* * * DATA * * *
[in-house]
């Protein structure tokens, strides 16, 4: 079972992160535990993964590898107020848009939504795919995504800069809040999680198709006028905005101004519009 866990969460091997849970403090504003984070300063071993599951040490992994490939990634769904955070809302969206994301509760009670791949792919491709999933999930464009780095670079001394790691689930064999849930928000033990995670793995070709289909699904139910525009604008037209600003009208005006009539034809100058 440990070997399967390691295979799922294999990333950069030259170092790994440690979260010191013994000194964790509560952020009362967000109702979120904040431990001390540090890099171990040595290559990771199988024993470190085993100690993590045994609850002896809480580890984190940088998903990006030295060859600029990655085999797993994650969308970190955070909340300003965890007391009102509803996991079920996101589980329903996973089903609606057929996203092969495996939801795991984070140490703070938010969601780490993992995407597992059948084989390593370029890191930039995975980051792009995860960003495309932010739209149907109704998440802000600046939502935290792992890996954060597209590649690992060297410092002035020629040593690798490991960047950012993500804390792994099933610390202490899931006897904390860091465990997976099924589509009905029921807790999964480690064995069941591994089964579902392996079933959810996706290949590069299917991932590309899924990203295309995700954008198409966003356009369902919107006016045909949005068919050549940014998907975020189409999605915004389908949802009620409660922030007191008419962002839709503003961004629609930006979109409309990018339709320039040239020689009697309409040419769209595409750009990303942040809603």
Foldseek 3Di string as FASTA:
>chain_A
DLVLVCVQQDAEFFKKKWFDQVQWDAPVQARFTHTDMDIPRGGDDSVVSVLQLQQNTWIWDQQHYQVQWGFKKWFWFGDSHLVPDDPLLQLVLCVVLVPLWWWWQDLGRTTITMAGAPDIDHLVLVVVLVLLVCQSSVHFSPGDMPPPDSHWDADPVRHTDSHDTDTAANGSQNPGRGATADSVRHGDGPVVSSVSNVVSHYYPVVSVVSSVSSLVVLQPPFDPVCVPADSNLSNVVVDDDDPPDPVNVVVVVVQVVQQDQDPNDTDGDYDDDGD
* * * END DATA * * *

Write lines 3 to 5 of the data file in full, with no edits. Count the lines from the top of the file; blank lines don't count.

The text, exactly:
Foldseek 3Di string as FASTA:
>chain_A
DLVLVCVQQDAEFFKKKWFDQVQWDAPVQARFTHTDMDIPRGGDDSVVSVLQLQQNTWIWDQQHYQVQWGFKKWFWFGDSHLVPDDPLLQLVLCVVLVPLWWWWQDLGRTTITMAGAPDIDHLVLVVVLVLLVCQSSVHFSPGDMPPPDSHWDADPVRHTDSHDTDTAANGSQNPGRGATADSVRHGDGPVVSSVSNVVSHYYPVVSVVSSVSSLVVLQPPFDPVCVPADSNLSNVVVDDDDPPDPVNVVVVVVQVVQQDQDPNDTDGDYDDDGD